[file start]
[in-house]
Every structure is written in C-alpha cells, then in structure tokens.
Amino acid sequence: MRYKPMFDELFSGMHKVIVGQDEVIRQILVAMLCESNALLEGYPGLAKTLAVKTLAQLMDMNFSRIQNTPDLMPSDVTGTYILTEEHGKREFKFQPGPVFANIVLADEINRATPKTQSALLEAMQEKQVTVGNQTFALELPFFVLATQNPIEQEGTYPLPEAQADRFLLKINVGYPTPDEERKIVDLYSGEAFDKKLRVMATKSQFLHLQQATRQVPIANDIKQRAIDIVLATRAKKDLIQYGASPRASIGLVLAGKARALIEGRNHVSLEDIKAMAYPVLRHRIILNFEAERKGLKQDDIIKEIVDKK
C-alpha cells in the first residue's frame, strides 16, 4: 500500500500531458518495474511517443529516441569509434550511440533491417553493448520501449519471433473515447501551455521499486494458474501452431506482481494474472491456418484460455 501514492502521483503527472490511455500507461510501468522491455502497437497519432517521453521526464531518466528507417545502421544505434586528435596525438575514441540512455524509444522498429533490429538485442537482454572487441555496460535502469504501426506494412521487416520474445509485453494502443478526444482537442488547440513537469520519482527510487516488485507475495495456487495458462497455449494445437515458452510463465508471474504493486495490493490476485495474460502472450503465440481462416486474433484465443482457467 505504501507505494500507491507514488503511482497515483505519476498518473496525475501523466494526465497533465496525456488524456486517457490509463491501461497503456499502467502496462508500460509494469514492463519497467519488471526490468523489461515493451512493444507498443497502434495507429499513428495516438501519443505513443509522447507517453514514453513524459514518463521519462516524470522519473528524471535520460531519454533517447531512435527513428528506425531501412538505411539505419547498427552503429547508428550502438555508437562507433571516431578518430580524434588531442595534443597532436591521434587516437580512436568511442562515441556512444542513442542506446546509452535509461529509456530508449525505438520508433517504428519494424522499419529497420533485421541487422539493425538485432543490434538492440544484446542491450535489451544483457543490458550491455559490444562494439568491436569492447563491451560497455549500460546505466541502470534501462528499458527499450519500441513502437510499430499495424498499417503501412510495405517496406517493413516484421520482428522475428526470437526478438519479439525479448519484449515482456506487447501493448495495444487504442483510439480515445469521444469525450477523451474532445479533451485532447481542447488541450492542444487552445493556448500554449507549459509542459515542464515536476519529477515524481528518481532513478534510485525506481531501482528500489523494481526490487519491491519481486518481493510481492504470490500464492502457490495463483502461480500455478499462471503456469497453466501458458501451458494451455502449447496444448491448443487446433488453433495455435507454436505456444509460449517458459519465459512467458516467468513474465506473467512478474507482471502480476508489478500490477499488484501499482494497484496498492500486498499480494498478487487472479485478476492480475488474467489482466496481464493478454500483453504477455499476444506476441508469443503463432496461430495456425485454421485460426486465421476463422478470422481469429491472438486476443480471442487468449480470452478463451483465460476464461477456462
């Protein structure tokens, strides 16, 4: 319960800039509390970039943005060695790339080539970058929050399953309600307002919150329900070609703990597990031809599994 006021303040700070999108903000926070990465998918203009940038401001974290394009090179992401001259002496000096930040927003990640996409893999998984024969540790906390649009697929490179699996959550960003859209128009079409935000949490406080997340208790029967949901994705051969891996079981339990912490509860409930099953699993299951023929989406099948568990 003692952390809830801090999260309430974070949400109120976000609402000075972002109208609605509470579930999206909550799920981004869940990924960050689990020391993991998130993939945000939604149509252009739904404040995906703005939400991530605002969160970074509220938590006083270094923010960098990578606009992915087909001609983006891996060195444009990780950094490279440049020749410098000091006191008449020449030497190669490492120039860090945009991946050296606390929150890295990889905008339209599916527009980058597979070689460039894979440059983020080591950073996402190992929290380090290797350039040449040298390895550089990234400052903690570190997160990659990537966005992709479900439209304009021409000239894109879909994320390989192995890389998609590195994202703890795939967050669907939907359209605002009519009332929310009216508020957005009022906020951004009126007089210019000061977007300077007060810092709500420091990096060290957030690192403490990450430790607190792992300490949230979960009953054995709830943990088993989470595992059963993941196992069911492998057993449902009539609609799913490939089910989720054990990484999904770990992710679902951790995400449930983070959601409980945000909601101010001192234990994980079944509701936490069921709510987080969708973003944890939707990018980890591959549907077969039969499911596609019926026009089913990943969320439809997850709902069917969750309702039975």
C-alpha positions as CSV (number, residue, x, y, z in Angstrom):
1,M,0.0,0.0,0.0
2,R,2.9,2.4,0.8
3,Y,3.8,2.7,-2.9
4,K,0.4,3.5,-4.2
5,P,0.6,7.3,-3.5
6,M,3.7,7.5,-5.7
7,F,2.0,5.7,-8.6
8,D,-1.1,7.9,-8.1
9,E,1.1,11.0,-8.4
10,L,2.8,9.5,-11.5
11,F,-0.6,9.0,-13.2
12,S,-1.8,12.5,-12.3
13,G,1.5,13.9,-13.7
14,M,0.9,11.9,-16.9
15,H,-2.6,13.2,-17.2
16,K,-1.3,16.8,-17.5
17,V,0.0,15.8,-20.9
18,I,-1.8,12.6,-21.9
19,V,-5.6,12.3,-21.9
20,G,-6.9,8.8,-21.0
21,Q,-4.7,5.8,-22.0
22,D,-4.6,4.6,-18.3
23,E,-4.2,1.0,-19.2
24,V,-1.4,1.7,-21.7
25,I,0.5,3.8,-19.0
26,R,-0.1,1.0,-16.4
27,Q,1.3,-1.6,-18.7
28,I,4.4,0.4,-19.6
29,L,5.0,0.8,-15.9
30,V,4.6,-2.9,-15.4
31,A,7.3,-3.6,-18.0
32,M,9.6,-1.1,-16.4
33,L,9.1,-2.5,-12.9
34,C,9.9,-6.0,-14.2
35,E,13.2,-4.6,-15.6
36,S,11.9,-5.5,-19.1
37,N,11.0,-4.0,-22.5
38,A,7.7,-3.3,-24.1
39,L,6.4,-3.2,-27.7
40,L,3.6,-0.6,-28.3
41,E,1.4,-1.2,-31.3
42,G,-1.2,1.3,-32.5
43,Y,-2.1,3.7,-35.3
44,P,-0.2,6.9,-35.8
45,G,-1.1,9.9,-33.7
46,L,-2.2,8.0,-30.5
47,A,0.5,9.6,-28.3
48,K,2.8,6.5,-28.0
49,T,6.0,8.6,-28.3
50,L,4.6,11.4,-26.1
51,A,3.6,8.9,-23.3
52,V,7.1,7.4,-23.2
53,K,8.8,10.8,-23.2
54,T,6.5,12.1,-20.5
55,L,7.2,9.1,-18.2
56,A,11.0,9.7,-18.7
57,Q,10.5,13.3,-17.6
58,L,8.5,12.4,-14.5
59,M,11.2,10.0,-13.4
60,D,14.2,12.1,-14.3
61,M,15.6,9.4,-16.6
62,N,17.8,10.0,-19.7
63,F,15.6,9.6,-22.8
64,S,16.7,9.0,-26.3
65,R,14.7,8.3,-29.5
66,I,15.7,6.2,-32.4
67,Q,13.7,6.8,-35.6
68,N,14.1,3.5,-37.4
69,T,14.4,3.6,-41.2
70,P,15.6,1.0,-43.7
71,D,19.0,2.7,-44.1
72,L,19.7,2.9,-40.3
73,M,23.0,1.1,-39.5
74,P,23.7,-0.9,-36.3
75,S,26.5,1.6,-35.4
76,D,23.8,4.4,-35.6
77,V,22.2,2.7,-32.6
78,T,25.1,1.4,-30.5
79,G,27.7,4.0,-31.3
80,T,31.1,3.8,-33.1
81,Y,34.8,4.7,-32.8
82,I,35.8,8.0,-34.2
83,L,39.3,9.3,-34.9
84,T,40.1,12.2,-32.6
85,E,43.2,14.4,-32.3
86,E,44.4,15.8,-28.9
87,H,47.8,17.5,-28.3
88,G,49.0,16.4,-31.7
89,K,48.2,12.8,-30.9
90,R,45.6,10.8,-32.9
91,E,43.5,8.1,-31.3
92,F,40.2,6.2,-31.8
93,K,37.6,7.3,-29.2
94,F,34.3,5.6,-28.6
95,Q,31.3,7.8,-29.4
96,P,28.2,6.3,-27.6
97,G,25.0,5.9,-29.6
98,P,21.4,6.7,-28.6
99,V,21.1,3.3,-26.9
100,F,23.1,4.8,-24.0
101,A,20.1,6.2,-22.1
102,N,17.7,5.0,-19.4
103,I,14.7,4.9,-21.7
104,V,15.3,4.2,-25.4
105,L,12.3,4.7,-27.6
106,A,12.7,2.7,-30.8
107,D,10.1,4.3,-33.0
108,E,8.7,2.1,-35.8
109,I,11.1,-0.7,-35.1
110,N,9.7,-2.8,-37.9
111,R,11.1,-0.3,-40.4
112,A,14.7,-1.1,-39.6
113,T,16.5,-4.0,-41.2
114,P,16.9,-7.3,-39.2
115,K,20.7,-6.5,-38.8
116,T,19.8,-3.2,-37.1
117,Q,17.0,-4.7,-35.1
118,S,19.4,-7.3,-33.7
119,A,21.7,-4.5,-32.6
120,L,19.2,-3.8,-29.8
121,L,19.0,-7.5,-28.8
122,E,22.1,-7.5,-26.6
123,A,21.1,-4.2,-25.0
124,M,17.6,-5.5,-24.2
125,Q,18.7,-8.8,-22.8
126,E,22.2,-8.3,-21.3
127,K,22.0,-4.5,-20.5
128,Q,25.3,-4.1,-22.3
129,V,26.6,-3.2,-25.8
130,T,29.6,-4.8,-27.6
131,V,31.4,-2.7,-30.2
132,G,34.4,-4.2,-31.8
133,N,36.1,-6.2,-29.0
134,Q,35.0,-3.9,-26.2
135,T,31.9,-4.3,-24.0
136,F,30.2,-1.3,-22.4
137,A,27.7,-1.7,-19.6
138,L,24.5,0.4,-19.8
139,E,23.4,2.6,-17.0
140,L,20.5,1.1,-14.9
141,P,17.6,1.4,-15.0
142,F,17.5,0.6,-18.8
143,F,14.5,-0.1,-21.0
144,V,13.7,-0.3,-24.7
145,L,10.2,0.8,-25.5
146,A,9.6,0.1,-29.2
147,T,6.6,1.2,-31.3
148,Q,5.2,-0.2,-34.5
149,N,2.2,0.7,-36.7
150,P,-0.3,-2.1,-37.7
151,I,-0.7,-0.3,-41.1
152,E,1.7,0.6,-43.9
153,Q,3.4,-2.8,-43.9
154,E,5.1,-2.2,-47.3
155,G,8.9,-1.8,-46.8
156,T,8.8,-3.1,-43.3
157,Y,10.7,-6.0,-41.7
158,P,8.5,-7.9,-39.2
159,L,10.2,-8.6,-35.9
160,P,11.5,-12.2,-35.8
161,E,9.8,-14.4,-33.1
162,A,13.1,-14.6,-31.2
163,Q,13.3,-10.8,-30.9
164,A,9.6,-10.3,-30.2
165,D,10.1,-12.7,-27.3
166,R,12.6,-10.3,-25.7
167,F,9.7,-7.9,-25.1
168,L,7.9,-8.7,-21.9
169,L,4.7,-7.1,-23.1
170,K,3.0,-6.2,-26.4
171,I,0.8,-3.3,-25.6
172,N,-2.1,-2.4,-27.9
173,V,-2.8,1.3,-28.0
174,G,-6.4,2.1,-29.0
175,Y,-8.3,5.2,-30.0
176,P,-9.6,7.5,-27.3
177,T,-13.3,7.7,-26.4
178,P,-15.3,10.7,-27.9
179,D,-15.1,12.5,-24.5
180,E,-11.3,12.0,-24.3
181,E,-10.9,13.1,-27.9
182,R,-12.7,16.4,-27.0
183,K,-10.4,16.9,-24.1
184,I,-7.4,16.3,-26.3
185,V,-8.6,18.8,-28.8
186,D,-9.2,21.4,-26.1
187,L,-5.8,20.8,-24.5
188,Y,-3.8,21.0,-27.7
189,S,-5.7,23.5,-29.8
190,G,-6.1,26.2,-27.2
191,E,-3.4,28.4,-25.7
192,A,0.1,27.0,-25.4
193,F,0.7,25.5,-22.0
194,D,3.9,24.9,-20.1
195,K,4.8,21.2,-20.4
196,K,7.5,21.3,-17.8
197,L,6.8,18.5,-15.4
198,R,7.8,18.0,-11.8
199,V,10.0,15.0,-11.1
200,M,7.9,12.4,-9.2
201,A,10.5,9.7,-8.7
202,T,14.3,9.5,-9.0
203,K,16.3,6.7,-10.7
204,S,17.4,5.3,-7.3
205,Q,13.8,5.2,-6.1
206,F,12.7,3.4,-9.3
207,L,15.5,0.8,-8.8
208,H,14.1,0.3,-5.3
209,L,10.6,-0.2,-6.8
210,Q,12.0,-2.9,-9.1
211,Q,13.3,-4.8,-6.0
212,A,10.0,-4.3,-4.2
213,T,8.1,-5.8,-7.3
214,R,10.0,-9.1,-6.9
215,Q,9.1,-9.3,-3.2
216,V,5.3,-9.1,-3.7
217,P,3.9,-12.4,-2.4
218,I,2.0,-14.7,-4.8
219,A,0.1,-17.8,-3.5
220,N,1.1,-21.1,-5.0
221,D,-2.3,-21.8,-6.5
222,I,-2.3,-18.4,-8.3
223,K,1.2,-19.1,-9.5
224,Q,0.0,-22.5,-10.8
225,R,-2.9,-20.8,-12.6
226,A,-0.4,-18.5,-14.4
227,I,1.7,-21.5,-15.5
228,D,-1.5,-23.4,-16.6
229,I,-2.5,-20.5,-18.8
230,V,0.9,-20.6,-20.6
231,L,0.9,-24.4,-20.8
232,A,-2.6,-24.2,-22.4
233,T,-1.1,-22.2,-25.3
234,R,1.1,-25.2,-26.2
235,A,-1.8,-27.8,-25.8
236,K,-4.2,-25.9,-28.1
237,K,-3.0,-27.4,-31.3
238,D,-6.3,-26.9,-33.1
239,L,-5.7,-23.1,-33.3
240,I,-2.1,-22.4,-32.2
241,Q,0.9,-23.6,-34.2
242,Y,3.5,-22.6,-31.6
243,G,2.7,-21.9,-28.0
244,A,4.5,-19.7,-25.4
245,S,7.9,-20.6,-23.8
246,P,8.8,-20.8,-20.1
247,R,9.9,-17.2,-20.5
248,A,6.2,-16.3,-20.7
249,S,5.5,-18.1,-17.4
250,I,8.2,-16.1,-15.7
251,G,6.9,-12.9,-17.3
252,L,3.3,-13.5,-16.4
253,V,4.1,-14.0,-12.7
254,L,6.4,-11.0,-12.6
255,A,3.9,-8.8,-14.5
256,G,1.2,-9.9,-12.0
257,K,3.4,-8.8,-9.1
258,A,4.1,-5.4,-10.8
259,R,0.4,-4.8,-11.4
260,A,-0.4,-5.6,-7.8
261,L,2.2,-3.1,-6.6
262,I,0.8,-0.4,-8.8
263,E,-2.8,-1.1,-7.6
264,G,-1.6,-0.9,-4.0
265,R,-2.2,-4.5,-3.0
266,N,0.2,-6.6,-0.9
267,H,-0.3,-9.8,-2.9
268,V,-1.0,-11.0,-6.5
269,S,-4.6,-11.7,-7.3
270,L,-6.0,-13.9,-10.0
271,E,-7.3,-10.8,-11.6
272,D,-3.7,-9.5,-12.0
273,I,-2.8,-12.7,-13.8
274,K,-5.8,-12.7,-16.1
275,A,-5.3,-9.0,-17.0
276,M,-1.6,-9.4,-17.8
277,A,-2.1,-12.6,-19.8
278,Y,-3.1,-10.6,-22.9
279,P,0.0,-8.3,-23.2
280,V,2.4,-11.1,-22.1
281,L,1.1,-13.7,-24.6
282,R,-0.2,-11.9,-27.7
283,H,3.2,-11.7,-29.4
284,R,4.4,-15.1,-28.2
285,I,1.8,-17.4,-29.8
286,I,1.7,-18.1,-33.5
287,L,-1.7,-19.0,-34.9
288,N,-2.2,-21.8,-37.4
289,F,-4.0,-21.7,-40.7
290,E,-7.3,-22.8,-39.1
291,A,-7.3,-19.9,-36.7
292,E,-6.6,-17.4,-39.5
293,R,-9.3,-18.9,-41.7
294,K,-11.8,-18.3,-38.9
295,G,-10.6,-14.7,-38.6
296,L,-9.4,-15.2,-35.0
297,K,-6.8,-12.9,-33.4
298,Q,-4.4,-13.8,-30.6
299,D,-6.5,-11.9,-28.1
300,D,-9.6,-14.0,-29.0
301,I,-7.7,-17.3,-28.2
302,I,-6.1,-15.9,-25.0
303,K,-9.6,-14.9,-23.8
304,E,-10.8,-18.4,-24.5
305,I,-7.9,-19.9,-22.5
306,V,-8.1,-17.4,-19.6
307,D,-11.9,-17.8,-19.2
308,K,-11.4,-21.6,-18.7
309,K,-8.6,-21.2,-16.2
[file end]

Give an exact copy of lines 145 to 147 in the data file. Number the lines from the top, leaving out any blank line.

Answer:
139,E,23.4,2.6,-17.0
140,L,20.5,1.1,-14.9
141,P,17.6,1.4,-15.0